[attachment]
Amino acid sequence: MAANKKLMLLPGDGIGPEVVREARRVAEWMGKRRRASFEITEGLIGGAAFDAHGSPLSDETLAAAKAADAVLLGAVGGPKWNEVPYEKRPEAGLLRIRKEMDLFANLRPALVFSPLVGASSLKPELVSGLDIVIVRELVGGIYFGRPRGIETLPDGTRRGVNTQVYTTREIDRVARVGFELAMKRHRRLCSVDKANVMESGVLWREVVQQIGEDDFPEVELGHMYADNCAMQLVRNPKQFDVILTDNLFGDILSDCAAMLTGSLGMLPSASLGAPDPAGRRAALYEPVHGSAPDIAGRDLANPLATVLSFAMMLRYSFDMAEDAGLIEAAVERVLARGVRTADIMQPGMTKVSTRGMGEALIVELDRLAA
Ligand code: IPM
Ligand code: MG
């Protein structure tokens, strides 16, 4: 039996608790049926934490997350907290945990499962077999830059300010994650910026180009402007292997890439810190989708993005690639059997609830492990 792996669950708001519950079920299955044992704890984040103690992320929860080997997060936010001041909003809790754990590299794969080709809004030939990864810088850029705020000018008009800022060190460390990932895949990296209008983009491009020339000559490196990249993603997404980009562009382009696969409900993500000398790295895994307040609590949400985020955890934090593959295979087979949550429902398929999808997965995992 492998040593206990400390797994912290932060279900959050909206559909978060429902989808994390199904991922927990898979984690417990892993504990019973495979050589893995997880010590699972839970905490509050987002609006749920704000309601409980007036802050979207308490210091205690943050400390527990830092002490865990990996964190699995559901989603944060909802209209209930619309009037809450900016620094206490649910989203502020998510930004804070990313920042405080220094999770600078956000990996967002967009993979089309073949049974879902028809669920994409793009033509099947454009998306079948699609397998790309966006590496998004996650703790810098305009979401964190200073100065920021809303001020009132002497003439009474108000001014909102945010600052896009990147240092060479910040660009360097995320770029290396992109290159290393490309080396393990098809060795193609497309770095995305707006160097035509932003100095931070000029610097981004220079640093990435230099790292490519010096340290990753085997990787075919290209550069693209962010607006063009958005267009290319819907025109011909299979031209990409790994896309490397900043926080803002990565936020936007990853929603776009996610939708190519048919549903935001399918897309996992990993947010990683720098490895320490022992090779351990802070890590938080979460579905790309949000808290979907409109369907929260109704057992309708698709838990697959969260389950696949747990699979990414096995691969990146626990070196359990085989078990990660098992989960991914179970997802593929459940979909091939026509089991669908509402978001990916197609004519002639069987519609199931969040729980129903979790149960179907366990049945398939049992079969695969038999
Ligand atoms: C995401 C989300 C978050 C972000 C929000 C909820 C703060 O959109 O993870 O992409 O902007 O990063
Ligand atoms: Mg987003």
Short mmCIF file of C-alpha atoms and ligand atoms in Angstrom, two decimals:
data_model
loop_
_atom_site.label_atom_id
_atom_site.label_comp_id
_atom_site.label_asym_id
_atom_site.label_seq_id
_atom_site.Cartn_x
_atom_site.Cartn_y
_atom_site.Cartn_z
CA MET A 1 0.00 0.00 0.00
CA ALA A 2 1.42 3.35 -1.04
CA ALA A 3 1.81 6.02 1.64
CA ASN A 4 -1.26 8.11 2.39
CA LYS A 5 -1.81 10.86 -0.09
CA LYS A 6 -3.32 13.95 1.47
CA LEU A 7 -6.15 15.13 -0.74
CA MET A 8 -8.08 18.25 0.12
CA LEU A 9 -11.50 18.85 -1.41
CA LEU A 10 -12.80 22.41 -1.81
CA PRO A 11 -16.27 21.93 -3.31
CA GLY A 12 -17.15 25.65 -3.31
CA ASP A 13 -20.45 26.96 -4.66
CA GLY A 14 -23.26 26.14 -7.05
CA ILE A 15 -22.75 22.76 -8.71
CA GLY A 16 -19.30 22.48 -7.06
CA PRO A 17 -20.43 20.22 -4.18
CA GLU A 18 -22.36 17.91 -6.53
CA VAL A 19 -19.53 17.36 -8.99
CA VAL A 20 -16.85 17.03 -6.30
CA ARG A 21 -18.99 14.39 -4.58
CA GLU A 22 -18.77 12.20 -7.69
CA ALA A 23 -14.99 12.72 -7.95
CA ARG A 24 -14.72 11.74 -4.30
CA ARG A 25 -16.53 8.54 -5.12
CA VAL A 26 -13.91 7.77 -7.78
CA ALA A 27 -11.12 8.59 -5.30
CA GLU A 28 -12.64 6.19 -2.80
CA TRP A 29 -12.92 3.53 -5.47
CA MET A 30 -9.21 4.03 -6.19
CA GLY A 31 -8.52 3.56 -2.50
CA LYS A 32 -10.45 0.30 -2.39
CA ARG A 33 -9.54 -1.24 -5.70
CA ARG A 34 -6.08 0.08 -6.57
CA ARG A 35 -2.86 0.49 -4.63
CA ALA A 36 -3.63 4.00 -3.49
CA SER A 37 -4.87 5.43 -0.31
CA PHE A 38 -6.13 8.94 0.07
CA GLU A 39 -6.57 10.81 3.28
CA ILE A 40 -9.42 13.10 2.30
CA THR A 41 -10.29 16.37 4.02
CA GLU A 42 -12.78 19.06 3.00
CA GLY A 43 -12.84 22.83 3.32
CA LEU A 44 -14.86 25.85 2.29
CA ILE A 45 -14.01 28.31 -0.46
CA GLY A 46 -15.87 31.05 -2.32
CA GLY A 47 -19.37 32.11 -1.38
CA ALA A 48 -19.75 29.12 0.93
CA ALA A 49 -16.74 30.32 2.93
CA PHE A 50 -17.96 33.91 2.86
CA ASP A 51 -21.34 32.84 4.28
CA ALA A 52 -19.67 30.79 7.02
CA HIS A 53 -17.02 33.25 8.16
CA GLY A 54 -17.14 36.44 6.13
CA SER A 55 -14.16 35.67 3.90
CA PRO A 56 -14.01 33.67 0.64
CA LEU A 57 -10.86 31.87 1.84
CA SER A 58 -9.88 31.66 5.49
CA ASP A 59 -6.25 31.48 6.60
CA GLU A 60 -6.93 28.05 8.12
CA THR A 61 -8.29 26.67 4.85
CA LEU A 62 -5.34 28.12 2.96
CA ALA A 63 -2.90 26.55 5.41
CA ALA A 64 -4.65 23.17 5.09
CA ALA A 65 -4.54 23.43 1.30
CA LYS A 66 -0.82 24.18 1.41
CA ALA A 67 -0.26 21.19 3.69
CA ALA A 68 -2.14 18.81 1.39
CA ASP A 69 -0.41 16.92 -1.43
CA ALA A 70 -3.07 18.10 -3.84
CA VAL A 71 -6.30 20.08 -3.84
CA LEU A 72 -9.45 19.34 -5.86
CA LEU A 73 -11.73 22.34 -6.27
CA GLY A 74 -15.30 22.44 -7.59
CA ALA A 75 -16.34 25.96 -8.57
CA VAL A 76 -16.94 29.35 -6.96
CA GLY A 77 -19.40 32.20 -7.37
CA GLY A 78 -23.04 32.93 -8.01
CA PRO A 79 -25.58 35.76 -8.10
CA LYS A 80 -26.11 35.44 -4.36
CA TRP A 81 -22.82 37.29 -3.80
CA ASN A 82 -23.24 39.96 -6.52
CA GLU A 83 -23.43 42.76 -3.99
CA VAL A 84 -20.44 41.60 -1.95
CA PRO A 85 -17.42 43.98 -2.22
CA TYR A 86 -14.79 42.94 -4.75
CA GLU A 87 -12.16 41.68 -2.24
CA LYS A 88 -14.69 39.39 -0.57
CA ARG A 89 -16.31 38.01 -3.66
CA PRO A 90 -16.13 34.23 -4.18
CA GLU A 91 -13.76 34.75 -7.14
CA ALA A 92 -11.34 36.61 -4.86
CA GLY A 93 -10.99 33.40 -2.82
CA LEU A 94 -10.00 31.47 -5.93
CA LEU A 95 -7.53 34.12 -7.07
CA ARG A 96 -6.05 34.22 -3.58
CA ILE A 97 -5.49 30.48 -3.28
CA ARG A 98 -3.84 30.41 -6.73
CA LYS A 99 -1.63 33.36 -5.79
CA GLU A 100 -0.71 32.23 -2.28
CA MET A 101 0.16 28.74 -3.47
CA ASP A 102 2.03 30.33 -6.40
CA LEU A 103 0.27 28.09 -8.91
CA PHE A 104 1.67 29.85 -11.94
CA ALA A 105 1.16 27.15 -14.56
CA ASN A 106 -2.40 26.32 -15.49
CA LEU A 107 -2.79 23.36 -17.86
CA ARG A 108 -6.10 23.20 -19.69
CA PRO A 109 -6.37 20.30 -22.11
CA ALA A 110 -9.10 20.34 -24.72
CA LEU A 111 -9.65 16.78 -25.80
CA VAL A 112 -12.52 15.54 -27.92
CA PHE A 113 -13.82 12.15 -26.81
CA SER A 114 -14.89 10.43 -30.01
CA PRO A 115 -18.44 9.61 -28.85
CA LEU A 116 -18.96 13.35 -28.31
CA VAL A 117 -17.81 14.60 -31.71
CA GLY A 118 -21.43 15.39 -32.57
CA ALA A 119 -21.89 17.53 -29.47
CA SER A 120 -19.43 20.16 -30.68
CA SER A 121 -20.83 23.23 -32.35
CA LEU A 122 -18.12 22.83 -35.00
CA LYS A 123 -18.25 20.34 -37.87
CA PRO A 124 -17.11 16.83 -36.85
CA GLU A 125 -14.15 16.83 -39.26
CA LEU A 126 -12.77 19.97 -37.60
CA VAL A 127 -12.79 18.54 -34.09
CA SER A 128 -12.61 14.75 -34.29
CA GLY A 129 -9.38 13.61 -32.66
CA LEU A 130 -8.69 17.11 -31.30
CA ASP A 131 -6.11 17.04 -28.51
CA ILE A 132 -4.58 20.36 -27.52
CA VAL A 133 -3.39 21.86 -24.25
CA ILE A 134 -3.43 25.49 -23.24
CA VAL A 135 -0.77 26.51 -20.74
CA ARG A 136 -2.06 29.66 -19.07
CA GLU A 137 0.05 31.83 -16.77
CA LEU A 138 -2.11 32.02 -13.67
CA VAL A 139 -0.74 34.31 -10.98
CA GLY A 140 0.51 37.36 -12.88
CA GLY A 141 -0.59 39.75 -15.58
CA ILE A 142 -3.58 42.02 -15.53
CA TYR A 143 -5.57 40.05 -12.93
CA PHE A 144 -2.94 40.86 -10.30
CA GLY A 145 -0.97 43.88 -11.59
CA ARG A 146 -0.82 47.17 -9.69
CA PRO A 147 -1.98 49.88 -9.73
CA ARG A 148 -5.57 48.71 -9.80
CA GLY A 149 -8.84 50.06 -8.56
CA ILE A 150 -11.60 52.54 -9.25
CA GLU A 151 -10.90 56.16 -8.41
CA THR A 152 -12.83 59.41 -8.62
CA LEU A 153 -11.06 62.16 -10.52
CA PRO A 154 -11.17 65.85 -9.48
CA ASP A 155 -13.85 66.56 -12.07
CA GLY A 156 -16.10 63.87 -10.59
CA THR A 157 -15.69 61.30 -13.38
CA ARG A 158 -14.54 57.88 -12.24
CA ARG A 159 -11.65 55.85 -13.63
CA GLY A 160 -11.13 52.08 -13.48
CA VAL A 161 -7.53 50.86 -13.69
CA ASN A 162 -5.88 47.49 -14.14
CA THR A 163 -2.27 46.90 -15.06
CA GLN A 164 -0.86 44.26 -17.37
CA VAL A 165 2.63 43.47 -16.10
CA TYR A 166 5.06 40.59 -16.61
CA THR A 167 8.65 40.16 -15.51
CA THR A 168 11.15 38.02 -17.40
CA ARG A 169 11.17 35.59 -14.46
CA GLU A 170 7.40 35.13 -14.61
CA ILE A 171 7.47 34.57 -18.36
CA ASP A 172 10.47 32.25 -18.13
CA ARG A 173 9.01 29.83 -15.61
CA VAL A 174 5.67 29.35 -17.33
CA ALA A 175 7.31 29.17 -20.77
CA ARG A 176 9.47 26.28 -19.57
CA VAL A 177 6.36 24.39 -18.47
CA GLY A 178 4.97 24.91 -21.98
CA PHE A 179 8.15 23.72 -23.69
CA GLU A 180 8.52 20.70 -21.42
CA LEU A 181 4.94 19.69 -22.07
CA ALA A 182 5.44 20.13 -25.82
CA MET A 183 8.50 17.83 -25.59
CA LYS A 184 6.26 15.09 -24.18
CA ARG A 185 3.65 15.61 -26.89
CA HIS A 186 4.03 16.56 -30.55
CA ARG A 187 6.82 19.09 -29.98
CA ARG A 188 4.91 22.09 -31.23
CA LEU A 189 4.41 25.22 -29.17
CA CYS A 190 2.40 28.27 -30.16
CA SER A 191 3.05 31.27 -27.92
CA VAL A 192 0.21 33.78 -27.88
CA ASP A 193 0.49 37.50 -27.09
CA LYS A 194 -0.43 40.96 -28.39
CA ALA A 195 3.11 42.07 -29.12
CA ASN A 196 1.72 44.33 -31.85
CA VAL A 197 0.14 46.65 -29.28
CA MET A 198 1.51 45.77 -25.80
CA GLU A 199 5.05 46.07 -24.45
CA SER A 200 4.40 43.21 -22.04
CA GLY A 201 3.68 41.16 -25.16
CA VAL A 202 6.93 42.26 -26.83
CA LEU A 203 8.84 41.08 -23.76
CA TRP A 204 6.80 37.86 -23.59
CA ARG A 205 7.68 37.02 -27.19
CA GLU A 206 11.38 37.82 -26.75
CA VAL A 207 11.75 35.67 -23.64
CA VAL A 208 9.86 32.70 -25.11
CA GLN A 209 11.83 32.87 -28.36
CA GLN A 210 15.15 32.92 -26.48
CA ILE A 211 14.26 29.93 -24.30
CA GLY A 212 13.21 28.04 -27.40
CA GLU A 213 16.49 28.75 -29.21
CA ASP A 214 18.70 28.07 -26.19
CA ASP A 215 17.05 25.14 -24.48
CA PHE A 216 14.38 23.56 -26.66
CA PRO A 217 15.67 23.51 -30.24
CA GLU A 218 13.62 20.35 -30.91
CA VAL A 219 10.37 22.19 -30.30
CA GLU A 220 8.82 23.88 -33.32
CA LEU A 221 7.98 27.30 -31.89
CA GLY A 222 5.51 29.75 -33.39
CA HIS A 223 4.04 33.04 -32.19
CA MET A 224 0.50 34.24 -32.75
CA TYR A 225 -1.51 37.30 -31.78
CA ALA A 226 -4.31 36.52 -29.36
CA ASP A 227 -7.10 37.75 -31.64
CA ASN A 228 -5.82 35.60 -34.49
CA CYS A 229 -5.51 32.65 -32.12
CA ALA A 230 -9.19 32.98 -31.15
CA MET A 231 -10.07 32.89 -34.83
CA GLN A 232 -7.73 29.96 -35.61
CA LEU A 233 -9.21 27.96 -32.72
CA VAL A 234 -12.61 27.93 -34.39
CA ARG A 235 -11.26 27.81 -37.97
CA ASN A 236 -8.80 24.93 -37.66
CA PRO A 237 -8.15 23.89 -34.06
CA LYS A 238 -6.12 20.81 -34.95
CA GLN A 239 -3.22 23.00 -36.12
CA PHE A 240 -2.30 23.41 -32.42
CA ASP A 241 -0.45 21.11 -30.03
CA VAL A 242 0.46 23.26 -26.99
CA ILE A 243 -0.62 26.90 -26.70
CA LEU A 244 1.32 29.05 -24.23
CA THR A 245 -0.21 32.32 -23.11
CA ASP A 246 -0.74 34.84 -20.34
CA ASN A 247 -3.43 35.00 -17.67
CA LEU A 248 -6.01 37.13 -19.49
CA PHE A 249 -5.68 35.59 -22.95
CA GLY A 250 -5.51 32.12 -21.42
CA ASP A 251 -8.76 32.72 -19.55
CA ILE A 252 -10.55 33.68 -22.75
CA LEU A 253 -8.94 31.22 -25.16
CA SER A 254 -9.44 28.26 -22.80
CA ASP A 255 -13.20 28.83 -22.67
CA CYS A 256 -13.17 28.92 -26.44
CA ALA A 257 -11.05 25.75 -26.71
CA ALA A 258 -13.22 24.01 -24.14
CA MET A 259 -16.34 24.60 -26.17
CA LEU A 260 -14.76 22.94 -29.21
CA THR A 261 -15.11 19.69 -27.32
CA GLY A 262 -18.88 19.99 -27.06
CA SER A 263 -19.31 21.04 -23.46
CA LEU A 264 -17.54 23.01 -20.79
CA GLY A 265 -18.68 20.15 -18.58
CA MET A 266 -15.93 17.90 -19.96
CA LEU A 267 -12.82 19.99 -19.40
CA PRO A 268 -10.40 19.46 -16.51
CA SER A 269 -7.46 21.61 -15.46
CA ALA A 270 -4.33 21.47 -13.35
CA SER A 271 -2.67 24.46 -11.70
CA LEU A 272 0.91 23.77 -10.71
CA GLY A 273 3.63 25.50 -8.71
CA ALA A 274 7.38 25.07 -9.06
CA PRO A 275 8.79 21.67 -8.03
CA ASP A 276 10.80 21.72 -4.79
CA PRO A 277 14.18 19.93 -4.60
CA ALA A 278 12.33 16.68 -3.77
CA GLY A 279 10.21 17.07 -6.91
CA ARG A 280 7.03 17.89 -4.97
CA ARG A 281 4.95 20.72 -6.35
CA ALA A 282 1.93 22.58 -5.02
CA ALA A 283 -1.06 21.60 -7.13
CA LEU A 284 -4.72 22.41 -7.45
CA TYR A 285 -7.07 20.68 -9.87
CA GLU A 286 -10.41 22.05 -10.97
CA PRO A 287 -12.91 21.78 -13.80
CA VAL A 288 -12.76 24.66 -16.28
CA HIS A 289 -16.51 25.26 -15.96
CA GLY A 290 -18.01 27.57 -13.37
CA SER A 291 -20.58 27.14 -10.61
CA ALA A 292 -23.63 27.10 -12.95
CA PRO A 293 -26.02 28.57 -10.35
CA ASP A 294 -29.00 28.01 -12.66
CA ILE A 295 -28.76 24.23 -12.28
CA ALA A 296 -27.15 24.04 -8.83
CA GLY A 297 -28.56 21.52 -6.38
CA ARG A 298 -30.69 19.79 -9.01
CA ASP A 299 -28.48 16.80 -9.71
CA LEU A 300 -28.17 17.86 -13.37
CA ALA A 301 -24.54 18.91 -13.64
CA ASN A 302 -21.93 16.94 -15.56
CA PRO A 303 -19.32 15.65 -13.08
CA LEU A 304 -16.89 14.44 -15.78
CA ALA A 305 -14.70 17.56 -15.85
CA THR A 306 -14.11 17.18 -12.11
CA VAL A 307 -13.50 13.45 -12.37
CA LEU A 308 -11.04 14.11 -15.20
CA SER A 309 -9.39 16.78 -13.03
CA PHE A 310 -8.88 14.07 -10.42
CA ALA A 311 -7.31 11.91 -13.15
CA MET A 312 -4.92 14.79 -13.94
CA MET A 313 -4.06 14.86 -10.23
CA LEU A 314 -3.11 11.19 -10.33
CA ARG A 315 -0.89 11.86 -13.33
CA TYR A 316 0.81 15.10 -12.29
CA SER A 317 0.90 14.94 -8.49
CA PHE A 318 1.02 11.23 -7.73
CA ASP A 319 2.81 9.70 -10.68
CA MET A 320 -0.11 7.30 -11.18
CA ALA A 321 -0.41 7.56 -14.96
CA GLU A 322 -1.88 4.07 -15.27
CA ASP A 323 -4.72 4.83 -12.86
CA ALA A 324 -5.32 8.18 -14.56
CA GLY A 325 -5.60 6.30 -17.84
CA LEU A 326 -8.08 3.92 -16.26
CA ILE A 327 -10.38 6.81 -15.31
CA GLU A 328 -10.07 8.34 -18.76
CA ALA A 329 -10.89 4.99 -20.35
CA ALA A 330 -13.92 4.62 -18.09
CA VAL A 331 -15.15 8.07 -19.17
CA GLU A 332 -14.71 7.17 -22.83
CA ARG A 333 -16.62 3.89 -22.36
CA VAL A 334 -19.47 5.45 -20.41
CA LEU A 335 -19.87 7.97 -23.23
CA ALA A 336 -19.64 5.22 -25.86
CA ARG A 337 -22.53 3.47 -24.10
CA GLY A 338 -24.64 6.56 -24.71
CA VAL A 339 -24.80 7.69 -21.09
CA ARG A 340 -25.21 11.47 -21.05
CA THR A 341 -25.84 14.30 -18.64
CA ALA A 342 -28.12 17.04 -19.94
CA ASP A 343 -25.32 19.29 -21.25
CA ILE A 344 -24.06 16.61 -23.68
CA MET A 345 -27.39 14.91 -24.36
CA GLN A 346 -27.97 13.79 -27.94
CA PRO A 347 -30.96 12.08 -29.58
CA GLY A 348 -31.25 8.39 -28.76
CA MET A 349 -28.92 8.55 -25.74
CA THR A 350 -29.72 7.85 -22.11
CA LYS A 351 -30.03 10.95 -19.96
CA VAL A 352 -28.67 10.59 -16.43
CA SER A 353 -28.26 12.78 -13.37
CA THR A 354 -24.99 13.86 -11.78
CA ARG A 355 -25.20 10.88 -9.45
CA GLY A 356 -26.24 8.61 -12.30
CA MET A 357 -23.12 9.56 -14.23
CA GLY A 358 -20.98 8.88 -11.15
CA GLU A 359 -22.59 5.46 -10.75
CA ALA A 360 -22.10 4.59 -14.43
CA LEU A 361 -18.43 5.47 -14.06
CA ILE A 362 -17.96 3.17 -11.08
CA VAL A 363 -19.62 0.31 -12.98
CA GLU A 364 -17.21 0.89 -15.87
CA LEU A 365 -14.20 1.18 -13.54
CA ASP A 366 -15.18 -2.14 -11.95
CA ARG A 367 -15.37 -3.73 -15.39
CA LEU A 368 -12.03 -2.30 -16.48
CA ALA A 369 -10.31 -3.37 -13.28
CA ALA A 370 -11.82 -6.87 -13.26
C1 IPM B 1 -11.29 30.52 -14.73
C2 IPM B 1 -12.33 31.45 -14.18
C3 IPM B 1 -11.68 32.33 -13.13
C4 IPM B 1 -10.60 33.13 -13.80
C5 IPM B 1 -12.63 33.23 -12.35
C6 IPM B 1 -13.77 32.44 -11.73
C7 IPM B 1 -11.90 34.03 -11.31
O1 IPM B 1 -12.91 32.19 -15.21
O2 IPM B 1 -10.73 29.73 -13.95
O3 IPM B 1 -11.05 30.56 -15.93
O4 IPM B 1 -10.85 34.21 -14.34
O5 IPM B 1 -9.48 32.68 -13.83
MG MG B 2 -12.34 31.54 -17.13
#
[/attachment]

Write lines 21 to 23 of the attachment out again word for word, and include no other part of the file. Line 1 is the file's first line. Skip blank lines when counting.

CA LYS A 5 -1.81 10.86 -0.09
CA LYS A 6 -3.32 13.95 1.47
CA LEU A 7 -6.15 15.13 -0.74